The range of the targets is limited and misleading. The Science Based Targets (SBTs) apply just to the academic portion of the University (those assets and activities that support teaching and research). They do not apply to Cambridge Assessment, Cambridge University Press, or Northwest Cambridge. Whilst the University have endorsed the intention of expanding the range of the Science Based Targets to include these, this may not be completed until 2022 and it is unclear whether the University intends to include the sites in the 2038 zero carbon aspiration, or just in the Science Based Targets.
The targets do not include any of the Cambridge Colleges. None of the Colleges to date have signed up to carbon reduction targets. To the public, the perception is that ‘the University’ comprises the academic portion of the University, plus the Colleges, and this grouping allows a fairer comparison with other UK universities.
The failure to include Scope 3 emissions:
Emissions of the university are categorised as ‘scopes’ in the Greenhouse Gas Protocol (GHG Protocol), which are defined as follows: ‘Scope 1: Direct emissions that occur from sources that are owned or controlled by the organisation, for example emissions from combustion in owned or controlled boilers, furnaces, vehicles Scope 2: Emissions from the generation of purchased electricity consumed by the organisation Scope 3: All other indirect emissions which are a consequence of the activities of the organisation, but occur from sources not owned or controlled by the organisation, for example, water, waste, business travel, commuting and procurement.’ (more information here)
At this point in time, Science Based Targets do not require specific reductions in scope 3 emissions. However, the Science Based Targets Initiative requires that, if a company’s scope 3 emissions are 40% or more of total scope 1,2, and 3 emissions, a scope 3 target is required. The Greenhouse Protocol, which provides the international standard for carbon emissions measurement and reporting, lists 15 distinct reporting categories for Scope 3 emissions. The University only measures four of these, and has robust data for only two.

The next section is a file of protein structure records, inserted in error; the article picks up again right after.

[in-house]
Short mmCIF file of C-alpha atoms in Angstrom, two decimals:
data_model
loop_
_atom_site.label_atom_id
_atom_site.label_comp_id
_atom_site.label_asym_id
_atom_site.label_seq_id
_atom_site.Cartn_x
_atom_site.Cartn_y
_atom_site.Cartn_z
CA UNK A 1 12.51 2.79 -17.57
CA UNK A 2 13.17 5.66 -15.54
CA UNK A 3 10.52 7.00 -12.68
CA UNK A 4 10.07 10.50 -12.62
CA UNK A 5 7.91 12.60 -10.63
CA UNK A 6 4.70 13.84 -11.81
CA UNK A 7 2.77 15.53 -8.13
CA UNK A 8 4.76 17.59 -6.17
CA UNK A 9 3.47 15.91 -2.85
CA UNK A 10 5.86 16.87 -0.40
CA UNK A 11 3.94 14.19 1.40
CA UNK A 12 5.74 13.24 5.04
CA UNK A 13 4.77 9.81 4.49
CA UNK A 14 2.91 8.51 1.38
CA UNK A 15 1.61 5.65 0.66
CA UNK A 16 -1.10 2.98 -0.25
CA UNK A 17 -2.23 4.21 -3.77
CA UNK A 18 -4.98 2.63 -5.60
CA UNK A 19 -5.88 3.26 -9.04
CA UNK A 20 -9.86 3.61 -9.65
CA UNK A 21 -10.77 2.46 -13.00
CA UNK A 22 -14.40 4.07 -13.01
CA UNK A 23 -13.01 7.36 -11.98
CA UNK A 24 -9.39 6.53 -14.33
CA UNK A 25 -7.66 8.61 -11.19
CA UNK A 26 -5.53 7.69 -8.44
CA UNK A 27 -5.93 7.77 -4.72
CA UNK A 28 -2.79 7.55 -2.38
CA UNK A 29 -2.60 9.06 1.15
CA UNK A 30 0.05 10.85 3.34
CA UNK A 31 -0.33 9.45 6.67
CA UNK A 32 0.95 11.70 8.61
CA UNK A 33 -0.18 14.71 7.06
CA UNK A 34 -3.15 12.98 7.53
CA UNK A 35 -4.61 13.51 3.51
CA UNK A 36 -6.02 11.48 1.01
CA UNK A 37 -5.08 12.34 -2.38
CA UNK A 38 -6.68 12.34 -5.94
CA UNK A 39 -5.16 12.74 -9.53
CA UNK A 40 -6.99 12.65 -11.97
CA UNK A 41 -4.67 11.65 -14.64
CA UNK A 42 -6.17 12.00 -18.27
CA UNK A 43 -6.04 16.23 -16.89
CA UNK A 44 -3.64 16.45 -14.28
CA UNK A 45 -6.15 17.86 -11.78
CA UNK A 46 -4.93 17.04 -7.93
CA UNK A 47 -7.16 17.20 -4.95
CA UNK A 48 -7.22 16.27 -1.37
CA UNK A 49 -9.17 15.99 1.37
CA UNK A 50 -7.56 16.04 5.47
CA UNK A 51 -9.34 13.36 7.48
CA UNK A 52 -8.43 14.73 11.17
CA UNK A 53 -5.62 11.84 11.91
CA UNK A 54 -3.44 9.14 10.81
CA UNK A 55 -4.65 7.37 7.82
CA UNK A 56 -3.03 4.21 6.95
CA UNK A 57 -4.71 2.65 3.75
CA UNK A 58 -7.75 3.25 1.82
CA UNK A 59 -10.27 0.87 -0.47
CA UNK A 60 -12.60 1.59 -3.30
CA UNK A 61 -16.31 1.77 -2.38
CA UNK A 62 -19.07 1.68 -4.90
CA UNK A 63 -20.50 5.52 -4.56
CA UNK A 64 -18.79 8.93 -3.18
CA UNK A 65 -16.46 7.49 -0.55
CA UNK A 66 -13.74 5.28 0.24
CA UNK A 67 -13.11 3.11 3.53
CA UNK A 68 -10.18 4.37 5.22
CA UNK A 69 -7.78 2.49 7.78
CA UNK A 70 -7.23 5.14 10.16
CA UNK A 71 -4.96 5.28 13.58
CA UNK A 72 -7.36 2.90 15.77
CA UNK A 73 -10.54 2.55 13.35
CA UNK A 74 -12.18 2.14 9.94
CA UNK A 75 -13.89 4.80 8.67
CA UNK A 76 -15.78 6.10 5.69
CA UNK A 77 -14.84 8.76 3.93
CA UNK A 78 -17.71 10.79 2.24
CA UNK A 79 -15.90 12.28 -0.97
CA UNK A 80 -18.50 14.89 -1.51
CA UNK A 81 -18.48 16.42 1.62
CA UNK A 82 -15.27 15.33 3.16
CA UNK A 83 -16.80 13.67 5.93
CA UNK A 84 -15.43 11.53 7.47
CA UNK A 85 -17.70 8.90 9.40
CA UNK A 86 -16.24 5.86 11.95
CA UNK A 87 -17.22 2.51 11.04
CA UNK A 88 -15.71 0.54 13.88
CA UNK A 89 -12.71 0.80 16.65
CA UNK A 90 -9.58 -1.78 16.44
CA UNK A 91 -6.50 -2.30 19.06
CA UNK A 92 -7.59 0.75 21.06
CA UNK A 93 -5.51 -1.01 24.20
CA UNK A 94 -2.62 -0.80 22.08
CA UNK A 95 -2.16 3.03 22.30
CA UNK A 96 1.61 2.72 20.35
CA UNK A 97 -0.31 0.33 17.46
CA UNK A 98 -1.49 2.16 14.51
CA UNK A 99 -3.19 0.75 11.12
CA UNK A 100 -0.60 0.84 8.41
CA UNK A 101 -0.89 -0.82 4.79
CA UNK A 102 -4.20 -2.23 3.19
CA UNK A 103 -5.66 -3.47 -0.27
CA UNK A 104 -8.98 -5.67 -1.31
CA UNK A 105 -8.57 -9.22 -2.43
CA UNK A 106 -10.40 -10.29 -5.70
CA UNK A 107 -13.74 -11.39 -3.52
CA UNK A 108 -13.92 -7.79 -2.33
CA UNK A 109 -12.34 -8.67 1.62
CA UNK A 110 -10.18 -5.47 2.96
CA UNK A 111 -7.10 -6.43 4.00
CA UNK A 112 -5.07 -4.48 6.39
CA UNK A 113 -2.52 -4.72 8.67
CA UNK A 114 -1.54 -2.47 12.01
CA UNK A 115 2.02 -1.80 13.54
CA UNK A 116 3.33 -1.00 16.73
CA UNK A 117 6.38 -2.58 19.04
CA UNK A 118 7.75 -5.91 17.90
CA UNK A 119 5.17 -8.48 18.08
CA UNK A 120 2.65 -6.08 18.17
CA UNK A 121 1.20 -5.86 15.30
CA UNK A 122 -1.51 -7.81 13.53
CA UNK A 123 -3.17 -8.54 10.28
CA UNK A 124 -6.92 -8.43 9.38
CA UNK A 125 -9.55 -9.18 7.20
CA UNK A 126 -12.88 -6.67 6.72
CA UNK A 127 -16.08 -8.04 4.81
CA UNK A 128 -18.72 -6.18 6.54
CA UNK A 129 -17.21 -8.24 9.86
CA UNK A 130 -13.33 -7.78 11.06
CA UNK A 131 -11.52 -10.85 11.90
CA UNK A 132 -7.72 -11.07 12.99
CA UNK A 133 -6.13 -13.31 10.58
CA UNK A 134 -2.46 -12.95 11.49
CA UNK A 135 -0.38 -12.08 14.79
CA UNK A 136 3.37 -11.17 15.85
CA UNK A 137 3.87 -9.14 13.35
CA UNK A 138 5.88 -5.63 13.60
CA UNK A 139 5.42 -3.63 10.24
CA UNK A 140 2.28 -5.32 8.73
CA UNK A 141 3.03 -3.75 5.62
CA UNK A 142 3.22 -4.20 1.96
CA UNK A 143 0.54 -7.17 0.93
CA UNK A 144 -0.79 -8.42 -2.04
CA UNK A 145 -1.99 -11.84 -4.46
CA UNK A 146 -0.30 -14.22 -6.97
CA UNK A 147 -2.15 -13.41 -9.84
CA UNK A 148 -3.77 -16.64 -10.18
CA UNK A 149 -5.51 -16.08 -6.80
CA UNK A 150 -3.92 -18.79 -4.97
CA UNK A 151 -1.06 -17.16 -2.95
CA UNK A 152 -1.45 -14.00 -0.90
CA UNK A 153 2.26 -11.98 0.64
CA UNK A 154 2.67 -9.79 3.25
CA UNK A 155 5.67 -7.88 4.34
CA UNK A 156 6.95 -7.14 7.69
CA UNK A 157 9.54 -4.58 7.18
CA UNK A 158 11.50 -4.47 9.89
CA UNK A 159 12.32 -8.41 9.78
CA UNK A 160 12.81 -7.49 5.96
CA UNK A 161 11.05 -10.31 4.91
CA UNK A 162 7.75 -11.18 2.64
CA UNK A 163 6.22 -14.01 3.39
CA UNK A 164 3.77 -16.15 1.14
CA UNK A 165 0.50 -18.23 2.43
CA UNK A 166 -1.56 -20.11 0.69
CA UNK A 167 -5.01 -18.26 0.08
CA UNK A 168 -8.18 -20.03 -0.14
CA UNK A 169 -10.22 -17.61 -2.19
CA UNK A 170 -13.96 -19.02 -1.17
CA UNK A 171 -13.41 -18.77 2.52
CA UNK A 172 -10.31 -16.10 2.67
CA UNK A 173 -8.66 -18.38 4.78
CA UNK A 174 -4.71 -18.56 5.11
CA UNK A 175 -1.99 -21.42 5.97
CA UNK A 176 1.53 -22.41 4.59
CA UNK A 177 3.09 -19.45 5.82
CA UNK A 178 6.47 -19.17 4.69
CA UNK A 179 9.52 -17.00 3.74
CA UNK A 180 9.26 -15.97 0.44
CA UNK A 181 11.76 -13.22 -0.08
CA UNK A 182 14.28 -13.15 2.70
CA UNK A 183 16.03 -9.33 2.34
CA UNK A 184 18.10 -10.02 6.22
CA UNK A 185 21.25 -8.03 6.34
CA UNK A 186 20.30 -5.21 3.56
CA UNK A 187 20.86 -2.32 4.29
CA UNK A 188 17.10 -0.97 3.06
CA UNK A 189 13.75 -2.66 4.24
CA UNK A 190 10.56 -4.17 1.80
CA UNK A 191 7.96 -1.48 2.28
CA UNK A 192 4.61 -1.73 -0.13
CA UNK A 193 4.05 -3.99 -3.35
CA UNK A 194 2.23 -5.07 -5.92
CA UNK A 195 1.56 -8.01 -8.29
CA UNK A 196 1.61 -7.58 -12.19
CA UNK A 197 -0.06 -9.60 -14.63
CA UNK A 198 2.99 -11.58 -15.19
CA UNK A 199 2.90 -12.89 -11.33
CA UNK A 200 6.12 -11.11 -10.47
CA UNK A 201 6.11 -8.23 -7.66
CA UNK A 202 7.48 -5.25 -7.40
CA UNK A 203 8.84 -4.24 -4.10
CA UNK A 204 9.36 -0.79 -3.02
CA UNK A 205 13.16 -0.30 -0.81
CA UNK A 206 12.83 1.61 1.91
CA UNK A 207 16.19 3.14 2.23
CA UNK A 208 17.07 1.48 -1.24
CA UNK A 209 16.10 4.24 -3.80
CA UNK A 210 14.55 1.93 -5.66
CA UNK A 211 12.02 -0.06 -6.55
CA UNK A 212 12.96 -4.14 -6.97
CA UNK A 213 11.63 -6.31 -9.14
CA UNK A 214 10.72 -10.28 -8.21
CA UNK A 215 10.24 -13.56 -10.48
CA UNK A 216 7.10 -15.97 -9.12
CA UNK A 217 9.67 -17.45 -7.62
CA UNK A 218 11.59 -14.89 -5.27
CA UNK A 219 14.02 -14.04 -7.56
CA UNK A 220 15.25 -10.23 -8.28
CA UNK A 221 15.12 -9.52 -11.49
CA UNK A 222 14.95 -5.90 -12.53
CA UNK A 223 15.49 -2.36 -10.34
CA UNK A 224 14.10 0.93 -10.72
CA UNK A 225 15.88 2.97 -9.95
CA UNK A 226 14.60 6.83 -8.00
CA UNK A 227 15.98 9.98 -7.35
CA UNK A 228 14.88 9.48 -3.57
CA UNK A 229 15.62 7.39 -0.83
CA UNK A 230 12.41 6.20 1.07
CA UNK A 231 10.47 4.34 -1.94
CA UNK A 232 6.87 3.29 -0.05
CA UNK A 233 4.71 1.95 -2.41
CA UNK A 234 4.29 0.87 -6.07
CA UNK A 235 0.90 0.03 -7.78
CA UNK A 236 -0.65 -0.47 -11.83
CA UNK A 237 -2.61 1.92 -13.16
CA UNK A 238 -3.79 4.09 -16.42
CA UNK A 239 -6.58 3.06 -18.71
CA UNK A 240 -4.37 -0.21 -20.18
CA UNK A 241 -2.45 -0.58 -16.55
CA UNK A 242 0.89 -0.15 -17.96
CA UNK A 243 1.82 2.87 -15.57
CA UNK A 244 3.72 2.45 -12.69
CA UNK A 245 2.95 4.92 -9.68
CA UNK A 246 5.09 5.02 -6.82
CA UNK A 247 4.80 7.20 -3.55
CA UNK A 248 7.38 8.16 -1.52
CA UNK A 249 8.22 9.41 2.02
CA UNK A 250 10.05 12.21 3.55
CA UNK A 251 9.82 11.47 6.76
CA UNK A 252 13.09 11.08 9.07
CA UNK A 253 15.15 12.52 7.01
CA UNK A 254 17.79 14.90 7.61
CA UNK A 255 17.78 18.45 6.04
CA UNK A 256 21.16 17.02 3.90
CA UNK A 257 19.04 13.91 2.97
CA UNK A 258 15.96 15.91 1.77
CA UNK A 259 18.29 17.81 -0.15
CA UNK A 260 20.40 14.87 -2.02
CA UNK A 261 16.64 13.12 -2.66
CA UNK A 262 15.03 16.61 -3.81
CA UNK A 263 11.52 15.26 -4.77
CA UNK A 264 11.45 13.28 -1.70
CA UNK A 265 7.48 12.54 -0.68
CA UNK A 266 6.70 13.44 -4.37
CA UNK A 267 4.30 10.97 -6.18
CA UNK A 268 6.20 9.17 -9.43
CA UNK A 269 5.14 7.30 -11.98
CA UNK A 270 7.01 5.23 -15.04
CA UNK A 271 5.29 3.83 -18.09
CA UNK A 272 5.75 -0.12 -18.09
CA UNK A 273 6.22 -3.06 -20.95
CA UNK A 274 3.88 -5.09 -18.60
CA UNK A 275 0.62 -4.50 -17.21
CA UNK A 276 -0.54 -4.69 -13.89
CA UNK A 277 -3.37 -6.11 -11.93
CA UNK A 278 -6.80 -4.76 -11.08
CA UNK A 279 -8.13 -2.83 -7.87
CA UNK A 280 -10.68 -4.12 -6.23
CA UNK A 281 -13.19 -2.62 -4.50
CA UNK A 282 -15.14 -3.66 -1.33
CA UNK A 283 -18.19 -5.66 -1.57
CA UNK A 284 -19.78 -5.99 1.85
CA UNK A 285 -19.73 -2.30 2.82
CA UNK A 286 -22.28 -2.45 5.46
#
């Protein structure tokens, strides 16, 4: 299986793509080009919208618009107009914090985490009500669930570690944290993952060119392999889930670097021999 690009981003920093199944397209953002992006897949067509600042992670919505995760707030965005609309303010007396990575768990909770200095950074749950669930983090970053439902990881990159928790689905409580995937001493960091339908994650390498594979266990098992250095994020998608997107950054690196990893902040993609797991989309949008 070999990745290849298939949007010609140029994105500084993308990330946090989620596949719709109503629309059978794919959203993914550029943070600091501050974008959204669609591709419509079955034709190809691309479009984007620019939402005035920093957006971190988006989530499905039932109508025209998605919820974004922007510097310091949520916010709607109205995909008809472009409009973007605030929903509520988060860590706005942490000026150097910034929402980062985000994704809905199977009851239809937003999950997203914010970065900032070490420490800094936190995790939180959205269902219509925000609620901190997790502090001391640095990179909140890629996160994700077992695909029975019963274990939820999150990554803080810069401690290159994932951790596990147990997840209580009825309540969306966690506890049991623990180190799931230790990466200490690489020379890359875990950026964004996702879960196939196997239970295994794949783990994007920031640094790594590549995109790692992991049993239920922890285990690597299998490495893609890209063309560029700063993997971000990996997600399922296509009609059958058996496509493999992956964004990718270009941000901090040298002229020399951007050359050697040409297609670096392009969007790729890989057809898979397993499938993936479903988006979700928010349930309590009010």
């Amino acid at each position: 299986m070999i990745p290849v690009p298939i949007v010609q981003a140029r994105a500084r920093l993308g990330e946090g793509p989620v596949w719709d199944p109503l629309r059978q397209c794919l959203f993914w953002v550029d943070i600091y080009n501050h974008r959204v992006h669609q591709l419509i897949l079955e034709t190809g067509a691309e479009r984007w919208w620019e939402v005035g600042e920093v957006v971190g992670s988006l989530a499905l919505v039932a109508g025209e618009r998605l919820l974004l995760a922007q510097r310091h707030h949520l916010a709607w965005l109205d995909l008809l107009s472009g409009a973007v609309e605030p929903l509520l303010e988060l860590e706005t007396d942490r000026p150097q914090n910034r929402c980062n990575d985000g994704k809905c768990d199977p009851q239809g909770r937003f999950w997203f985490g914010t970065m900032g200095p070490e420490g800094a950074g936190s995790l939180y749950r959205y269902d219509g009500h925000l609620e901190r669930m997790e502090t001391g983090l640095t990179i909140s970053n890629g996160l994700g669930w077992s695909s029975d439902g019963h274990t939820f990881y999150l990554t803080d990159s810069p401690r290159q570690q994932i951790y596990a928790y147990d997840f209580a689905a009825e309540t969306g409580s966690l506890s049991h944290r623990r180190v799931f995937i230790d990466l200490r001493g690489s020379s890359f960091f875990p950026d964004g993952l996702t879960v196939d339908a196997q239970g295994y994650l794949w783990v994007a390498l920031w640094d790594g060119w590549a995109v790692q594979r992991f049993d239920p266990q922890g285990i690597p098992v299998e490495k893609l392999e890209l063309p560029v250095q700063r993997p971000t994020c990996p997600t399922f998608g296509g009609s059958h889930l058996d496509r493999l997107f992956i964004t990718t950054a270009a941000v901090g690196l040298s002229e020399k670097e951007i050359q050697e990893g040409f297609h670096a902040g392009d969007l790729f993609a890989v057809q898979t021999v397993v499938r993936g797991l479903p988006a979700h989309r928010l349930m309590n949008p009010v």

Whilst the University is lacking a huge amount of data, internal estimates done by the University put their likely scope 3 emissions at 80% of their total scope 1, 2, and 3 emissions. To put that simply, the vast majority of Cambridge University’s emissions are likely to be scope 3 emissions, and the vast majority of these aren’t even calculated yet. This is vividly demonstrated in the graphic above.
The University have not committed to any scope 3 carbon reduction targets, merely adopting the qualitative target of improved reporting of emissions.
The University’s Environmental Sustainability Strategy Committee ‘aims to recommend scope 3 targets in the next academic year’, yet it is unknown how or when they will be taken on and implemented.
The University’s continued support for the fossil fuel industry:
The University has faced mass pressure to commit to full divestment from fossil fuels in recent years. Hundreds of academics have signed open letters, students have occupied administrative buildings, and 16 MPs including John McDonnell have backed the campaign. The University rejected divestment, but in the past few months has been pressured into reopening discussions and exploring a divestment plan following calls from a historic 324 academics who signed a motion.
The People & Planet 2017 University League suggests that the University of Cambridge has received £18,154,516 of research funding from the fossil fuel industry, including: BP, Shell and Exxon Mobil, as well as £24,922,562 of publicly funded research into the fossil fuel industry. This contrasts with £10,516,911 of research funding into the renewables industry since 2001.
It is clear that the University will not be taken seriously in its efforts to tackle climate breakdown whilst it receives research funding from and remains invested in fossil fuel companies which continue to extract new reserves of fossil fuels and lobby against restrictive government legislation.
We will keep pushing for real change:
The CUSU Ethical Affairs Campaign have long been campaigning for the University to commit to carbon reduction targets in line with climate justice. Through student pressure and representation on University committees we have achieved some real progress. The University adopted these targets in direct response to collective student action over many years. We take encouragement from these small wins, and will keep doing everything we can to get the University to take real action.
We demand a 2030 zero carbon target and a commitment to full divestment from fossil fuels.